Carver v. RobertsAnnotate this Case
337 S.E.2d 126 (1985)
Thomas A. CARVER and wife, Willie R. Carver v. C. Paul ROBERTS and Home Savings and Loan Association of Durham, Garnishee and Third-Party Plaintiff, v. Charles B. NYE and wife, Mary J. Nye, Third-Party Defendants.
Court of Appeals of North Carolina.
December 17, 1985.
*127 Randall, Yaeger, Woodson, Jervis & Stout by Robert B. Jervis, Durham, for plaintiffs-appellants.
B.J. Sanders, Durham, for defendant-appellee C. Paul Roberts.
Mount, White, Hutson & Carden, P.A., by James H. Hughes, Durham, for garnishee and third-party plaintiff.
*128 MARTIN, Judge.
Plaintiffs contend by this appeal that the trial court erred by granting Robert's Rule 12(b)(6) motion to dismiss. Plaintiffs apparently concede that the allegations of their complaint were insufficiently particular to allege fraud by misrepresentation, under previous decisions of this court in Terry v. Terry, 302 N.C. 77, 273 S.E.2d 674 (1981) and Coley v. North Carolina National Bank, 41 N.C.App. 121, 254 S.E.2d 217 (1979). They argue, however, that their complaint was sufficient to allege a cause of action for fraudulent concealment of a material defect. We agree.
Fraud may be committed by suppression of the truth as much as by a false representation. Our Supreme Court has stated:It is a practically universal rule, and it is the law in this State, that under circumstances which make it the duty of the seller to apprise the buyer of defects in the subject matter of the sale known to the seller but not to the buyer, suppressio veri is as much fraud as suggestio falsi.
Brooks v. Ervin Constr. Co., 253 N.C. 214, 217, 116 S.E.2d 454, 457 (1960) (quoting Brooks Equip. & Mfg. Co. v. Taylor, 230 N.C. 680, 55 S.E.2d 311 (1949)). Where a material defect is known to the seller, and he knows that the buyer is unaware of the defect and that it is not discoverable in the exercise of the buyer's diligent attention or observation, the seller has a duty to disclose the existence of the defect to the buyer. Id.
In order to survive a motion to dismiss pursuant to Rule 12(b)(6), a complaint for fraud must allege with particularity all material facts and circumstances constituting the fraud. Coley v. North Carolina Nat'l Bank, supra. The requisite elements of fraud include: "(1) False representation or concealment of a material fact, (2) reasonably calculated to deceive, (3) made with the intent to deceive, (4) which does in fact deceive, (5) resulting in damage to the injured party." Brickell v. Collins, 44 N.C.App. 707, 710, 262 S.E.2d 387, 389, disc. rev. denied, 300 N.C. 194, 269 S.E.2d 622 (1980). Intent and knowledge may be averred generally. G.S. 1A-1, Rule 9(b). While the facts constituting the fraud must be alleged with particularity, there is no requirement that any precise formula be followed or that any certain language be used. "It is sufficient if, upon a liberal construction of the whole pleading, the charge of fraud might be supported by proof of the alleged constitutive facts." Brooks Equip. & Mfg. Co. v. Taylor, supra at 686, 55 S.E.2d at 315.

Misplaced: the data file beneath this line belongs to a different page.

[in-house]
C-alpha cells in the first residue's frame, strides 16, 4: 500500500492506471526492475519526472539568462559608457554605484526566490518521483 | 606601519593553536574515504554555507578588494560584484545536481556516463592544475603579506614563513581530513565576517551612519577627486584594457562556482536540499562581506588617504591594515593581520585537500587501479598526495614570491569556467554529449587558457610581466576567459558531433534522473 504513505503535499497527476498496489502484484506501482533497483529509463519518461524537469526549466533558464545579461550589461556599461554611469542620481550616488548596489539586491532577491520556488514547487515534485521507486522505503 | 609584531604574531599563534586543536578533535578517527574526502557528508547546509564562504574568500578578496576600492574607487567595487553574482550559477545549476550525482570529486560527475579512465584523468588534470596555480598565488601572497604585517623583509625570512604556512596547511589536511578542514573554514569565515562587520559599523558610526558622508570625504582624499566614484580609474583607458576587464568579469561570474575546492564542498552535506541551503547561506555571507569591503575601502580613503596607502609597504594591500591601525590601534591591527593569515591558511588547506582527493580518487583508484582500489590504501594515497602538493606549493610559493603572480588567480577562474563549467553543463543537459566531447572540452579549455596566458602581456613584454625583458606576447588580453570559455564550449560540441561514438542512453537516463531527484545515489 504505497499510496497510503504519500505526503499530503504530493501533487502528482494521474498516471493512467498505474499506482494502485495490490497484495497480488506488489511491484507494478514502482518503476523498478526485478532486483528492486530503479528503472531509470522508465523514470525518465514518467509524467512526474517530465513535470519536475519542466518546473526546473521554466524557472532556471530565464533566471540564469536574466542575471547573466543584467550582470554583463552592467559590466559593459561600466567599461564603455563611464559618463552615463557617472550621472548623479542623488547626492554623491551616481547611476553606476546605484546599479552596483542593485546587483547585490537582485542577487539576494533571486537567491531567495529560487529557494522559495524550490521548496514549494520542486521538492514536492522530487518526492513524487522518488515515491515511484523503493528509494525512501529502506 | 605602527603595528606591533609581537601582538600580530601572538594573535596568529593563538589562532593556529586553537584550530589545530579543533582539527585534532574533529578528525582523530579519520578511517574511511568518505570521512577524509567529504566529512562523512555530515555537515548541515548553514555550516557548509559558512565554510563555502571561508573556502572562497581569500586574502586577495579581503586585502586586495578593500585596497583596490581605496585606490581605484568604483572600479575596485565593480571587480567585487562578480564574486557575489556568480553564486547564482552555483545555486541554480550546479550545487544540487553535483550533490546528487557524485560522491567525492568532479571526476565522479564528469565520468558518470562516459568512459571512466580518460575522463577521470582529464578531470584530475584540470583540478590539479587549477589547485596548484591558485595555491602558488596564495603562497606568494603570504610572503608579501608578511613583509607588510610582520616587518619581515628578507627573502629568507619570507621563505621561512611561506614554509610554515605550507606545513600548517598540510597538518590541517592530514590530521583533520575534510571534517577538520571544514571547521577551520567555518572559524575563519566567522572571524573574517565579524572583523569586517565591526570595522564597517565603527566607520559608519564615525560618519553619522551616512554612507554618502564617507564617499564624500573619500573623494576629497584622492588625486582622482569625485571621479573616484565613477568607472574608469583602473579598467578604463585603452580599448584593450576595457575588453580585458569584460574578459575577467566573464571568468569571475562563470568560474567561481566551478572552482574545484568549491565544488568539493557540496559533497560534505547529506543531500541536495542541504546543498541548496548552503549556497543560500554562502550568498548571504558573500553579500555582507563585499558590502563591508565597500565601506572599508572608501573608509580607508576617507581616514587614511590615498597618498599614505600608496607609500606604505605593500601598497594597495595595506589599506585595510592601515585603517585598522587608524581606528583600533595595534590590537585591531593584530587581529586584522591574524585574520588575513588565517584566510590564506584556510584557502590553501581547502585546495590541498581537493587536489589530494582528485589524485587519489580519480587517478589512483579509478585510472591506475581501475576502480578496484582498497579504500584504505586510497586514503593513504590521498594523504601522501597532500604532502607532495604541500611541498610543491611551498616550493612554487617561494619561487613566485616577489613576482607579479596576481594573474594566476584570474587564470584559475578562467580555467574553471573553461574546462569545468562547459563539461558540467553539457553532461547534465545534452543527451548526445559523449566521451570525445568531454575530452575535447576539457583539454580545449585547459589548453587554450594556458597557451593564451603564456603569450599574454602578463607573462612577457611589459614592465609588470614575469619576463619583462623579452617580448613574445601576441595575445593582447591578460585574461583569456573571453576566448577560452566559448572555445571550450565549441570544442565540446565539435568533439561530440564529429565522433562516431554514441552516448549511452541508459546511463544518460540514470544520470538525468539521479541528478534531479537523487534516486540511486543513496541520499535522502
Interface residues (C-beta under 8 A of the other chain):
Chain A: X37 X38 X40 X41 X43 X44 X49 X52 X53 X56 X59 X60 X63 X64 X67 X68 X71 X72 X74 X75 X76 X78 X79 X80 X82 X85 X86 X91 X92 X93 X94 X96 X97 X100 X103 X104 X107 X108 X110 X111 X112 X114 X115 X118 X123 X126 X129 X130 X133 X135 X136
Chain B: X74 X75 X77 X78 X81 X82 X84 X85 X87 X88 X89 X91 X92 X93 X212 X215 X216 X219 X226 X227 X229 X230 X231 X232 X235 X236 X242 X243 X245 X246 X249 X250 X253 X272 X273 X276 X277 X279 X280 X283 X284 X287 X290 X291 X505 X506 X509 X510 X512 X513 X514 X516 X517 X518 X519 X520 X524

Applying the foregoing rules to the allegations contained in plaintiff's complaint, we find the complaint sufficient to state a claim for fraudulent concealment of material defects. Plaintiffs allege that the house was built on a lot filled with stumps and other debris, and that no vapor barrier or crushed rock separated the concrete slab from the earth under the house. Plaintiffs allege that these conditions violated the North Carolina Uniform Residential Building Code. These allegations are sufficient to allege material defects in the house, not reasonably discoverable to plaintiffs. It is specifically alleged that Roberts, as builder and seller, knew of the defects and concealed their existence from plaintiffs when he sold them the house. These allegations are sufficient to support the requisite elements that the concealment was calculated and intended to deceive plaintiffs. Fraudulent intent need not be specifically alleged if there are facts alleged from which a fraudulent intent may be reasonably inferred. See Calloway v. Wyatt, 246 N.C. 129, 97 S.E.2d 881 (1957); Stone v. Doctors' Lake Milling Co., 192 N.C. 585, 135 S.E. 449 (1926). That plaintiffs were, in fact, deceived by Roberts' failure to disclose the defective conditions may be reasonably inferred from their purchase of the house. Finally, plaintiffs allege that they have sustained damages as a result of the concealment.
For the foregoing reasons, we reverse the trial court's order dismissing the complaint and remand this action for trial. In light of our ruling, we find it unnecessary *129 to consider plaintiffs' other assignment of error relating to the denial of their motion to amend the complaint.
Reversed and remanded.
ARNOLD and WELLS, JJ., concur.